International Medical Review on Down Syndrome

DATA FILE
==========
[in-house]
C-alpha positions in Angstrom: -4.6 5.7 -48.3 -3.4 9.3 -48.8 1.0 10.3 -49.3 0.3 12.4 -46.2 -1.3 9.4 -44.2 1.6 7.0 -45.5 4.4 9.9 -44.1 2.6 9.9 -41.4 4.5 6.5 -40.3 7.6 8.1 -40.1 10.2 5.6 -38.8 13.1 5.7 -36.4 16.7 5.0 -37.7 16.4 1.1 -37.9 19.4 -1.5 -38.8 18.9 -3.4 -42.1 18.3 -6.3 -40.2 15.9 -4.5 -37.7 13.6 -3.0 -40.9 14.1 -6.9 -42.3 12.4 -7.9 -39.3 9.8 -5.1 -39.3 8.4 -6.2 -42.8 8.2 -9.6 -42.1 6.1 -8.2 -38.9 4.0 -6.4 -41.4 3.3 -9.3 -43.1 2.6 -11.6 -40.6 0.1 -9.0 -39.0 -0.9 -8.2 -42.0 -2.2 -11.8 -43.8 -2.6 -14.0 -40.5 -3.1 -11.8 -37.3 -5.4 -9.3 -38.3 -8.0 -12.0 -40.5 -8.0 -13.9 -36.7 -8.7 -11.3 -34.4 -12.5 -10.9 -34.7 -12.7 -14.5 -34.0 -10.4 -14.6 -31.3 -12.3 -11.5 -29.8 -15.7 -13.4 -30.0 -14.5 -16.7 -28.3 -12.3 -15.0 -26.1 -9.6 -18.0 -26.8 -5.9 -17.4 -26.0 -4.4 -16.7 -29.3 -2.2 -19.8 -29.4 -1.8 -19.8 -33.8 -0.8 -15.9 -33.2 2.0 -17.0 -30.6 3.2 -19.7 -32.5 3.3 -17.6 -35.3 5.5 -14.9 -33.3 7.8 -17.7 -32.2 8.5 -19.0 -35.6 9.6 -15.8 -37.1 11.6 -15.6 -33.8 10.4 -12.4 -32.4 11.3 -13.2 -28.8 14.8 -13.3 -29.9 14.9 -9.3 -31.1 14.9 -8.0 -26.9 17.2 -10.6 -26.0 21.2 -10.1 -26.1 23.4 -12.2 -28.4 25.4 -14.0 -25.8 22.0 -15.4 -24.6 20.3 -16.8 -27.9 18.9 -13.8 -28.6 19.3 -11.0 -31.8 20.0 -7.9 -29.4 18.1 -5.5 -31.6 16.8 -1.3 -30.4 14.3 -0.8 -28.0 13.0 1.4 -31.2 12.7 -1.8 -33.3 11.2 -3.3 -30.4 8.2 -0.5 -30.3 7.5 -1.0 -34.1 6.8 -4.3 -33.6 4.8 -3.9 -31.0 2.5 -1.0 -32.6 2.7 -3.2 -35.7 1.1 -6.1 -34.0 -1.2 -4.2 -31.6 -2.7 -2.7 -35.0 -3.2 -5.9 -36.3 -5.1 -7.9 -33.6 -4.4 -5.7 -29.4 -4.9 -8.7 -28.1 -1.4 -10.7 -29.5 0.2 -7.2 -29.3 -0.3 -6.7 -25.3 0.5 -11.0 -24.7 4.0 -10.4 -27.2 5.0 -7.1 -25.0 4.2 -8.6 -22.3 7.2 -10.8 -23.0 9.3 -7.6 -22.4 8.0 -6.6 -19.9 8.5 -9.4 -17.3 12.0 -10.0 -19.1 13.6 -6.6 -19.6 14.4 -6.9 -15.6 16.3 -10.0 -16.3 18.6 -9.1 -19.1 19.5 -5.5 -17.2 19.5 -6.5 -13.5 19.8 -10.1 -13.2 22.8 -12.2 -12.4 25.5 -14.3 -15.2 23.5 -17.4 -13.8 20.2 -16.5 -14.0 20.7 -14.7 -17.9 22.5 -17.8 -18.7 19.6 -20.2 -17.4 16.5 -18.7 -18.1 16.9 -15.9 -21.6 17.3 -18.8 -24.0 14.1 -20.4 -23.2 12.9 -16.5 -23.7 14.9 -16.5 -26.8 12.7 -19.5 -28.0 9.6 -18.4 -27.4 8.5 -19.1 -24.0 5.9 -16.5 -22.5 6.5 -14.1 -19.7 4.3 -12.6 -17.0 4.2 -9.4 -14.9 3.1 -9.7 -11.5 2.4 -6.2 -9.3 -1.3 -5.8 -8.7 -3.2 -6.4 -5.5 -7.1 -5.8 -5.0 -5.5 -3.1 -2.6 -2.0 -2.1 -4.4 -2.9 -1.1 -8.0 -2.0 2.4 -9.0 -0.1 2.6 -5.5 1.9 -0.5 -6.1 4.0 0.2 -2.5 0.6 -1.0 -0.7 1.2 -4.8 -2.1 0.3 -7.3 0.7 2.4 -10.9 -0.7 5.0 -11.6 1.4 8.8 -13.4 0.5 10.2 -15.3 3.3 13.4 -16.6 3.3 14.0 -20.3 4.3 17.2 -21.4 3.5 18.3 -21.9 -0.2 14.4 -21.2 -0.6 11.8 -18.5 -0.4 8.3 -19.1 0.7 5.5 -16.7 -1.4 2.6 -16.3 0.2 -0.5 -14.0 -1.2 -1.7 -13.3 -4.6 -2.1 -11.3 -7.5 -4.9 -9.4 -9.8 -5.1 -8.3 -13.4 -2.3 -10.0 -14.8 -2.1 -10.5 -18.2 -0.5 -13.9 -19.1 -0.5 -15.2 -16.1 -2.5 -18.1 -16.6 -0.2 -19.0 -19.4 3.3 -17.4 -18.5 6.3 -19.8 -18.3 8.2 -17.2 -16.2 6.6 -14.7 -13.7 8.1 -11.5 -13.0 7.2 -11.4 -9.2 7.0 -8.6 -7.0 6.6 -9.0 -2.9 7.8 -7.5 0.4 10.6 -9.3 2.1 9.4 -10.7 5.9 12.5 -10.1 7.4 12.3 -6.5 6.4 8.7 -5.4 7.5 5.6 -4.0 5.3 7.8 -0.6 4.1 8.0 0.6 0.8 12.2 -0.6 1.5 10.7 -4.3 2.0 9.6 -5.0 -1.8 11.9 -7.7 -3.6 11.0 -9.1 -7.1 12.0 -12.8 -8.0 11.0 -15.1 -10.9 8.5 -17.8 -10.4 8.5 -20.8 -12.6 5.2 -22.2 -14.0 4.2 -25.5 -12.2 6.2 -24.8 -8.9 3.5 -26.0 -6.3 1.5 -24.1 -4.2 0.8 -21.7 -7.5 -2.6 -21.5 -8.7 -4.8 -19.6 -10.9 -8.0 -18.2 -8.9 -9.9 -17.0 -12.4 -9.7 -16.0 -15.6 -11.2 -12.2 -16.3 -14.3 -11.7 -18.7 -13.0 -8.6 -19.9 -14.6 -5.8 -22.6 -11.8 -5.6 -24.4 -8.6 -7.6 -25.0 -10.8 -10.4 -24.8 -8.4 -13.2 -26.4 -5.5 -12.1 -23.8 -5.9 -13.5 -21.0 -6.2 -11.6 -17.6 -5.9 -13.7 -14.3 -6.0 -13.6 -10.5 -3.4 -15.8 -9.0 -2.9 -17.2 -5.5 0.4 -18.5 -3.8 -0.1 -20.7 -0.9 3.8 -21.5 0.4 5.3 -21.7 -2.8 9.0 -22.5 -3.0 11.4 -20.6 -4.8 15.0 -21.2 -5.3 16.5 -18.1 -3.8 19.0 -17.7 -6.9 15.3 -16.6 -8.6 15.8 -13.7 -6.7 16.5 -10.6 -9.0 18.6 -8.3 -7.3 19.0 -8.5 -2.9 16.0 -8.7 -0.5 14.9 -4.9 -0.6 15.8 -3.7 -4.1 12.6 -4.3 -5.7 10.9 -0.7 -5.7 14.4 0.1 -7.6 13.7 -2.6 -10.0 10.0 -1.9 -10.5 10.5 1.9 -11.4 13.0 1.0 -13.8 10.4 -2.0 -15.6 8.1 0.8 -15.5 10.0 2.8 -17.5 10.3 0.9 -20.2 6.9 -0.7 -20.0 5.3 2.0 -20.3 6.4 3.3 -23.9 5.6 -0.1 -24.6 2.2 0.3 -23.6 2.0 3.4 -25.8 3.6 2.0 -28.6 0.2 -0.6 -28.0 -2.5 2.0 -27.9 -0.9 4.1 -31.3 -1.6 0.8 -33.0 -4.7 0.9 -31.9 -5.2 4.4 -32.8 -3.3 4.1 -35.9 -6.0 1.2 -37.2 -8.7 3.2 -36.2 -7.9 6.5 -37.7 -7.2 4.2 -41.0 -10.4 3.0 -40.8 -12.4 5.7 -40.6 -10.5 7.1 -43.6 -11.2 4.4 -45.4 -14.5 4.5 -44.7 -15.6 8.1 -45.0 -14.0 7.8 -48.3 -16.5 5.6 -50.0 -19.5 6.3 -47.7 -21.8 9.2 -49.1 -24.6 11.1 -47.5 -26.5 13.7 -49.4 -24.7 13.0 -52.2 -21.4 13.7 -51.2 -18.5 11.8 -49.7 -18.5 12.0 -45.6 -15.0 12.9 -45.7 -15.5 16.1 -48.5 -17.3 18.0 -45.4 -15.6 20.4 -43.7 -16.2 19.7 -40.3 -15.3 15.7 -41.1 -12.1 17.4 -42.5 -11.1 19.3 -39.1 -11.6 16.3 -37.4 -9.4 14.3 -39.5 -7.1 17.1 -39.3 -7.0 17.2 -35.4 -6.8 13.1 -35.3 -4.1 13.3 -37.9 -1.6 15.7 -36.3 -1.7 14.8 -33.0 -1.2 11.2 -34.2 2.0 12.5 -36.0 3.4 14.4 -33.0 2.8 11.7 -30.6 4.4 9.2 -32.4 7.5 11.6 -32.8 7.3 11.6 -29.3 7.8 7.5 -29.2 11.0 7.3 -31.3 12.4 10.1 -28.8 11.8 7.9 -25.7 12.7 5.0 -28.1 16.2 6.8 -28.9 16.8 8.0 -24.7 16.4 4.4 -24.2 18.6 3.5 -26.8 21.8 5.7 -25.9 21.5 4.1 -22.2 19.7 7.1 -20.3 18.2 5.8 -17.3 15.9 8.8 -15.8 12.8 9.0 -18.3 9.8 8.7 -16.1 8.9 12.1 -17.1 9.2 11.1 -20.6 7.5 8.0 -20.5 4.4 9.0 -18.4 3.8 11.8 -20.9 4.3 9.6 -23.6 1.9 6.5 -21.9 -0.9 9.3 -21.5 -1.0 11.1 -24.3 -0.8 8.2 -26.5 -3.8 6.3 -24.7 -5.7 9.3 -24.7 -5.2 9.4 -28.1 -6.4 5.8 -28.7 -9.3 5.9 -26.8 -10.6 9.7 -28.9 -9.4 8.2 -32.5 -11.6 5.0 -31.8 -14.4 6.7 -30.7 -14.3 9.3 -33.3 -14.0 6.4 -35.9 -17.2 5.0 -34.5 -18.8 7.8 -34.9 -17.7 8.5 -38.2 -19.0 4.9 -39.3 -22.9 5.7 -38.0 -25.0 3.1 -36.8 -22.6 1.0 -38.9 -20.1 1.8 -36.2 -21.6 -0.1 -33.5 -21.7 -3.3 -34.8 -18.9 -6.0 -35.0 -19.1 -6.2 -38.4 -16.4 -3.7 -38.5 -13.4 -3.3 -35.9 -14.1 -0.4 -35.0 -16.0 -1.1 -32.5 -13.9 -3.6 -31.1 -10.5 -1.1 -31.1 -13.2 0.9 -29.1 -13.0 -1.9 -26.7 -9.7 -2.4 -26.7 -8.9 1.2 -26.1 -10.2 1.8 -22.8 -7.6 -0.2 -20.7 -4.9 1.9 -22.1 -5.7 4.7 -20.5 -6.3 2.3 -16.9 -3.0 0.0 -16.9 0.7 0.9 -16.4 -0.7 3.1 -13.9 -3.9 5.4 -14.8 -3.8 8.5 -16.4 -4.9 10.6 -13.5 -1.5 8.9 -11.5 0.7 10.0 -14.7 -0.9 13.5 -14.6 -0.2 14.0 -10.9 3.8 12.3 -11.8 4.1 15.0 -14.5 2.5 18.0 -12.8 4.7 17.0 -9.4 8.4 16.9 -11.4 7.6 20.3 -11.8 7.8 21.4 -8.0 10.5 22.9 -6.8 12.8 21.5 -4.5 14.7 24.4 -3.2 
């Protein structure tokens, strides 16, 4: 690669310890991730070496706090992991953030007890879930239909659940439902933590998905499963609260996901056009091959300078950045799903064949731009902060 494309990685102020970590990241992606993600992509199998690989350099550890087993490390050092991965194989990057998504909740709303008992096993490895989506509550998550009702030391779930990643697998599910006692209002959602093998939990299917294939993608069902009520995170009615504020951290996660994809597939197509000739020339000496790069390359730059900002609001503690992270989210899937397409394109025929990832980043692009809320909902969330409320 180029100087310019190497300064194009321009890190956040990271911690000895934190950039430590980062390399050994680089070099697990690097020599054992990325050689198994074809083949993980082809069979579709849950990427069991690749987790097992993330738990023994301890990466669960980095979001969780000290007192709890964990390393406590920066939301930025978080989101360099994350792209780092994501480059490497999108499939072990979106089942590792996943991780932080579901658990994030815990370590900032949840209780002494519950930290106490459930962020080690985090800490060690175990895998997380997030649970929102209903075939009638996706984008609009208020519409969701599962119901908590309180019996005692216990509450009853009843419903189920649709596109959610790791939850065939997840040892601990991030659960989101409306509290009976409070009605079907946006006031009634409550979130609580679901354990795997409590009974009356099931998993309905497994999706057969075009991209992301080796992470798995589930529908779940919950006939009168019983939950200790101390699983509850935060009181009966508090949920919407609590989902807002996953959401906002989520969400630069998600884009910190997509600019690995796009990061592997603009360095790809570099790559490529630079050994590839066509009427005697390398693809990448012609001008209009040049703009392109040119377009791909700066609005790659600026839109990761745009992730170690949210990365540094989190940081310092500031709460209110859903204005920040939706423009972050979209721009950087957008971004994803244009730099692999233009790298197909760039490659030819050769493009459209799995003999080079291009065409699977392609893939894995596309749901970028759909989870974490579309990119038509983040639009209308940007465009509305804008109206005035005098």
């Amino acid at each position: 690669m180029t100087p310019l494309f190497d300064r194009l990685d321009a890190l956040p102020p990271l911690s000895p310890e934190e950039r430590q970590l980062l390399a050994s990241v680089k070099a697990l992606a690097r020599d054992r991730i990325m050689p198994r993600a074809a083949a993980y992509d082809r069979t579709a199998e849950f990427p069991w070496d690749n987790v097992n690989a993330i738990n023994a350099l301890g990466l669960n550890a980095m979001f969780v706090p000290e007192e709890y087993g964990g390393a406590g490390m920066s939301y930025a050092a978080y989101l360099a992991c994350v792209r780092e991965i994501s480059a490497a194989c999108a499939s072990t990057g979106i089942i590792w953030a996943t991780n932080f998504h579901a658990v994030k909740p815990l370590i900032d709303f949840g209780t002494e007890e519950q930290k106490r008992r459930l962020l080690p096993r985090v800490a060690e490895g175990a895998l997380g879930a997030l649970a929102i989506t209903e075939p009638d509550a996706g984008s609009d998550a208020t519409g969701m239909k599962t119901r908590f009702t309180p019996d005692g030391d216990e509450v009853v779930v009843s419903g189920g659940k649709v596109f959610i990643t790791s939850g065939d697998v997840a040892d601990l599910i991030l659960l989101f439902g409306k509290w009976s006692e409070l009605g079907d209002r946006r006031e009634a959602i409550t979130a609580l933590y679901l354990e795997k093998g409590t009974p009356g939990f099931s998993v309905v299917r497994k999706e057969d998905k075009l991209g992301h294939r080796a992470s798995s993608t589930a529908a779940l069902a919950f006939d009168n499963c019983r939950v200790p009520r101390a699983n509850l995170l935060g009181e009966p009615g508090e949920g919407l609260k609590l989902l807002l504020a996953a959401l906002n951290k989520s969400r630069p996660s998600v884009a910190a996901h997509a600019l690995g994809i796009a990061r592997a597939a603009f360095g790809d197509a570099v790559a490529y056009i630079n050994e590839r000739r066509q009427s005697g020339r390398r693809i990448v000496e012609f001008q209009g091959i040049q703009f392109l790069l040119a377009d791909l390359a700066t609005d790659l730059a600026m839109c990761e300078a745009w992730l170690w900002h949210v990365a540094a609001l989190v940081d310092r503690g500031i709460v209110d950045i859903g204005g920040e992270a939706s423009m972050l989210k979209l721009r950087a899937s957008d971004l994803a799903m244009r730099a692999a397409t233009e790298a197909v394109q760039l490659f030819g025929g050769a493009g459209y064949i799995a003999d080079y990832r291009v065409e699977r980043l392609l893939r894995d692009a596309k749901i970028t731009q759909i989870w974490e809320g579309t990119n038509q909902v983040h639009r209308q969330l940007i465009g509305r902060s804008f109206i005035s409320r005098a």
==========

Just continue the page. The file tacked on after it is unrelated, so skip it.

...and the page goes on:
Research that focuses on the expressive–receptive language gap in individuals with Down syndrome has consistently found that receptive language skills are more advanced than expressive language skills. Although this research has been limited to children, the assumption has been made that the relationship between receptive and expressive language skills does not change over the lifespan. The current research focuses on the receptive–expressive language gap in adults with Down syndrome (DS). The first phase of the study used a survey to explore the perceived difficulty of receptive and expressive language tasks by adults with DS. Findings were that the adults perceive receptive language tasks (following instructions) to be more difficult than expressive language tasks (speaking to others at work). The second phase of the study was designed as a follow-up to the survey results to explore the receptive–expressive language gap in greater depth in ten adults with Down syndrome. Formal language testing, surveys and interviews were used. Formal testing indicated that the relationship between receptive and expressive language skills was more individualized in the adults. Survey and interview results indicated that participants perceived receptive skills to be more difficult than expressive skills in employment settings and daily living. Discussion considers reasons for the between subject variation and ramifications for IEP (Individualized Eduation Program) and transition planning. Conclusion is that the assumption cannot be made that the receptive–expressive language gap is the same at different ages and that there is a need to individually assess receptive and expressive language skills at all ages.